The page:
Instead, look for a church that is willing to talk about difficult issues, such as depression, doubt, loneliness, and anger. Does the pastor avoid talking about painful subjects from the pulpit? Does he or she say that you should never feel lonely or sad? Notice how church leaders treat people who are struggling. A healthy church encourages their members to grow while maintaining a deep understanding that even faithful people who love God experience hard times.
For example, I’ll never forget a church that I attended early on in my twenties. The pastor gave great sermons, but the church members made fun of other people behind their backs. One day, I heard the pastor tell a mocking joke in public about another church member. I was horrified. I had only attended that church for a few months. But, that pastor’s expression of cruelty scarred my mind. Since then, I made it a point to choose a church based on how well the leadership talks about other people when no one is looking.
3. Lack of humility and openness
Wise church leaders enable space for their congregation to hold various perspectives. But, controlling church leaders expect every member to toe the party line or risk being kicked out. Control can take the form of rigid expectations and demands with little room for nuance or healthy debate. In addition, signs of bad church leadership can take the form of celebrity worship, where everyone is expected to adore the folks on staff.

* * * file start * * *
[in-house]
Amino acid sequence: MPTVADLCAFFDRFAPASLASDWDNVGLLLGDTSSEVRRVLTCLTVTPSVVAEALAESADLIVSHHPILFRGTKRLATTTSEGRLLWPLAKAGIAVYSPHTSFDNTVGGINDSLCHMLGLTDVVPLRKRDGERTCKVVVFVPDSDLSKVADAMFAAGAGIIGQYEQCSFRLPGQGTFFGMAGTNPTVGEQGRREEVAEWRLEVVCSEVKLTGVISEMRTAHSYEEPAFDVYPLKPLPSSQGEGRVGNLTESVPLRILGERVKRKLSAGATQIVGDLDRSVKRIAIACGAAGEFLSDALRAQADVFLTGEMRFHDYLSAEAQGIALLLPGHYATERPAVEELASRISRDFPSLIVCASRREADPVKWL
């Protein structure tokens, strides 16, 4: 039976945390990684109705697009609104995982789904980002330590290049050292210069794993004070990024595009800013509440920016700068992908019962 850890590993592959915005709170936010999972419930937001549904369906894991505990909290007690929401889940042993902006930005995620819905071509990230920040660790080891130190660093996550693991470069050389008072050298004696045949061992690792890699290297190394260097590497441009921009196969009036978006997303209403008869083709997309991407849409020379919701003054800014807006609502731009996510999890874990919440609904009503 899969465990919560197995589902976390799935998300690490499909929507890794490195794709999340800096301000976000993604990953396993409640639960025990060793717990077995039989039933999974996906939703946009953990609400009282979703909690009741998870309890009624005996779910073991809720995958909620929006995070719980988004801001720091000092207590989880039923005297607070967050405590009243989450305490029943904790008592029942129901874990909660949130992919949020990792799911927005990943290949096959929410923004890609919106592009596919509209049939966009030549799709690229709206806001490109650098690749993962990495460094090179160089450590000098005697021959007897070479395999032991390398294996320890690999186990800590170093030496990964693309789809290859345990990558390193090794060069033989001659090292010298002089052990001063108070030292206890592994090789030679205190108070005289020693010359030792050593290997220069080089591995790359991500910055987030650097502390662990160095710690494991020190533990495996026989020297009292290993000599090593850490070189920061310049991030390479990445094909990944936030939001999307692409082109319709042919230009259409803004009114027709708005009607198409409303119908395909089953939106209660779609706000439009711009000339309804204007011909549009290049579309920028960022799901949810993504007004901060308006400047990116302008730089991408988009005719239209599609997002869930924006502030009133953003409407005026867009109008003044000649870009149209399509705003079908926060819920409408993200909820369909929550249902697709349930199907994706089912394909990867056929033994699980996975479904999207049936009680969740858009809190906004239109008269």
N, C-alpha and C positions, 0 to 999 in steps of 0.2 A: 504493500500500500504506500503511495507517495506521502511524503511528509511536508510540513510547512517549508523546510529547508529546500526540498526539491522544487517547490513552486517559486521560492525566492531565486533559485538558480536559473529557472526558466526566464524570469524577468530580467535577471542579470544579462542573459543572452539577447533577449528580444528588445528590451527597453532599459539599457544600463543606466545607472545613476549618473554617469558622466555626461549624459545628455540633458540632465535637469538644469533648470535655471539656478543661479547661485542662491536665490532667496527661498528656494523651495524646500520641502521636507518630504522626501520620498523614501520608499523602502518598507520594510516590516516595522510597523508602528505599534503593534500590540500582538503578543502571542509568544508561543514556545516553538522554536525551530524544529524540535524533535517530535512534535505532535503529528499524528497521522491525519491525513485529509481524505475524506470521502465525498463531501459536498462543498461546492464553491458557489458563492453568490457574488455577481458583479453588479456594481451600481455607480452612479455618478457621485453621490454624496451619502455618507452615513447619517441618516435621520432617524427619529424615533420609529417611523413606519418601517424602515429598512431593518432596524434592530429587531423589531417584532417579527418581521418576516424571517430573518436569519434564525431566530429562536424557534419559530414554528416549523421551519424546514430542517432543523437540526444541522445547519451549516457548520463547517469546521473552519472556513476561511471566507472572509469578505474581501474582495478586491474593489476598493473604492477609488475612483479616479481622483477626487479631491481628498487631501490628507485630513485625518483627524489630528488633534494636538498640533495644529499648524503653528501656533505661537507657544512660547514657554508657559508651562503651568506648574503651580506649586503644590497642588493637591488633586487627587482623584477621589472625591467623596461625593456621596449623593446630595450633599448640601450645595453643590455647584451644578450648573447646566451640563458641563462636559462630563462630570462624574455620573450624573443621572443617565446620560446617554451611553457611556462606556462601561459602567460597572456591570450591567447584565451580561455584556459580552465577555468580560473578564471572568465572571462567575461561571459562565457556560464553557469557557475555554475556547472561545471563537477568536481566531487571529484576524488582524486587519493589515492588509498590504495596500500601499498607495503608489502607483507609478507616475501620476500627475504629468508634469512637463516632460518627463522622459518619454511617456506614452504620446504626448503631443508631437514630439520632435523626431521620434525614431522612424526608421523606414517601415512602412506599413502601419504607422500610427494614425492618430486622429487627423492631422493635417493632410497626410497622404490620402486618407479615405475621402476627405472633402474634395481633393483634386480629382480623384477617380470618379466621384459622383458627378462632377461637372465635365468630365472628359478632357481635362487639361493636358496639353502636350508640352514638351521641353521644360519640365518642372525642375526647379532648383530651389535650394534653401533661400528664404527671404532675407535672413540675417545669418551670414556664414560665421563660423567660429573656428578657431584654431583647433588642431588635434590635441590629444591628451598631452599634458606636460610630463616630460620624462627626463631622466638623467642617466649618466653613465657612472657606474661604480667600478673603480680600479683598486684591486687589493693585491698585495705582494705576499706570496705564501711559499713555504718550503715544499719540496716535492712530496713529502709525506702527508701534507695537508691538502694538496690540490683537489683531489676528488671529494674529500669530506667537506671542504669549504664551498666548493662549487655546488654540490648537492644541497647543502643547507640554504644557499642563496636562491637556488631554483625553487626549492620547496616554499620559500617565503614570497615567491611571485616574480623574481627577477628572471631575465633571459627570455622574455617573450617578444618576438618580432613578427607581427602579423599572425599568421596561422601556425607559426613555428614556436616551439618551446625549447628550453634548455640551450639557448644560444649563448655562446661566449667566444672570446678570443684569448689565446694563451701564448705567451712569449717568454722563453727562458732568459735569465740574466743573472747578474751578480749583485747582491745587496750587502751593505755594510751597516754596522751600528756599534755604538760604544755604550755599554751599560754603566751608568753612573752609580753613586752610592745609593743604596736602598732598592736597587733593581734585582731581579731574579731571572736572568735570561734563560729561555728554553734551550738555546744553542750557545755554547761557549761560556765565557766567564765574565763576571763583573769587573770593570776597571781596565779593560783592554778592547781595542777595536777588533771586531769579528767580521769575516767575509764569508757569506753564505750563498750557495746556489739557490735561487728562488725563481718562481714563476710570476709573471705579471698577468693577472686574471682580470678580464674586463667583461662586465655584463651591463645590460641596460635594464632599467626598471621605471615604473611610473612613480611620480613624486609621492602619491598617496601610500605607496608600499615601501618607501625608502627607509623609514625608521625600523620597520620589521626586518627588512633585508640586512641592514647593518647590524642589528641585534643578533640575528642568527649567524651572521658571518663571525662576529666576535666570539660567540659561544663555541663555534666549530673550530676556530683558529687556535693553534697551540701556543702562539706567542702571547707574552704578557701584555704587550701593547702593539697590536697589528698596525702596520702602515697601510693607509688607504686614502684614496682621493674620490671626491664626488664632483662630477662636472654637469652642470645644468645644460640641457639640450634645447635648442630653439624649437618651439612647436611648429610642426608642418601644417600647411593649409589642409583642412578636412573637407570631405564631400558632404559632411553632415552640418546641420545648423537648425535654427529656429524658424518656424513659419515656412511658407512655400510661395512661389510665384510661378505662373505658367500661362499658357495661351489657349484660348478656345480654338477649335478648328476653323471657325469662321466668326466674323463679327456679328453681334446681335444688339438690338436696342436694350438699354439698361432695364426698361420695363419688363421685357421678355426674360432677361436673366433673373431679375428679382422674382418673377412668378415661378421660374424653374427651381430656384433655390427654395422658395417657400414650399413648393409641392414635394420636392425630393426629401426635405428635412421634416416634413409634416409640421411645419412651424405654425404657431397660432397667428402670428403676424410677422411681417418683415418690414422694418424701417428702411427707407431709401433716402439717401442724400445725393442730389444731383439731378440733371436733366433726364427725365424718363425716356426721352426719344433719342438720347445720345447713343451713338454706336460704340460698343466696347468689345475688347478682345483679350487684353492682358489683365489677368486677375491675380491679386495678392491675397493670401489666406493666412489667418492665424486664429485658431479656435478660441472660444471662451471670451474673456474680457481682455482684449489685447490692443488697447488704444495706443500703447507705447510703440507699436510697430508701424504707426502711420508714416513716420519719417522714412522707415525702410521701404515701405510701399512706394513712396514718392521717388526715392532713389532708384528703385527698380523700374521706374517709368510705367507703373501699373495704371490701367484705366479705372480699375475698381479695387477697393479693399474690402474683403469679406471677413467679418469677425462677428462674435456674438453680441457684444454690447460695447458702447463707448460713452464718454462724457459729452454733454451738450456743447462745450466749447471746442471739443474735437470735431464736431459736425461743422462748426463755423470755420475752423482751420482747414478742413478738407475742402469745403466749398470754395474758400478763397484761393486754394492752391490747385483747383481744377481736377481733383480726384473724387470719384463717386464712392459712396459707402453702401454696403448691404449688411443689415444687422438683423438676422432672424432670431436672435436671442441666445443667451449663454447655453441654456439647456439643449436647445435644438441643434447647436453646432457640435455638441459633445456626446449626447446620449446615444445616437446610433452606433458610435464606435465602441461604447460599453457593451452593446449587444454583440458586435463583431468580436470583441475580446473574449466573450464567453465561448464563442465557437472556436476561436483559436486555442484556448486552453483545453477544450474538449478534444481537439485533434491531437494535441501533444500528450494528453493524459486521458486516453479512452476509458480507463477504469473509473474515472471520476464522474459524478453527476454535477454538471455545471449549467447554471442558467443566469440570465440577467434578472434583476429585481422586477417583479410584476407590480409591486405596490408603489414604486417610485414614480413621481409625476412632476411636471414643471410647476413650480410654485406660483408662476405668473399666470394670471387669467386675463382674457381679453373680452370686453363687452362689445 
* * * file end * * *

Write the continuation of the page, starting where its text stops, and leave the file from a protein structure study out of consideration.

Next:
In any family environment, there should be room for disagreement, especially a church family. Healthy church leaders stand firm on their perspective, but they also show humility. Confident leaders share their viewpoint, and they also invite rich, respectful dialogue with those who disagree.
For example, ask yourself if it’s okay to tell a church leader, “I’m not sure I agree with that viewpoint.” Will your perspective be met with curiosity? Or, are you are expected to jump on that leader’s bandwagon? If so, that’s controlling and a key sign of bad church leadership.
Why is this point important? If a church won’t create space for you to engage in hard topics, then how will it help you grow? People don’t heal under the weight of controlling leadership. People heal as they are invited into a healthy, honest relationship.
Even the best of churches will let you down from time to time. But, if you notice signs of bad church leadership, such as manipulation, criticism, or control tactics, then it’s best to cut your losses and leave before it’s too late.
Instead, look for church leadership that respects your boundaries, cares for those who are hurting the most, and exhibits humility with difficult topics. That’s the kind of place where you will find the healing and spiritual growth that you need.
A church family should be focused on supporting and caring for you as you grow in learning how to love God, love others, and care well for yourself. Choosing which church to attend is a big decision. So, take your time early in the process and pay close attention to what you see.
Don’t let anyone rush you. Get to know a few people and ask a few hard questions, especially if you’ve been hurt in the past. It’s okay to move slowly and take your time building trust. If a church tries to rush your commitment, then keep looking. There are plenty of good church families out there.
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Join the conversation. Leave a comment below:
Have you ever witnessed or experienced bad church leadership? If so, which of the 3 signs resonates with you the most? What would you do differently as you visit churches in the future?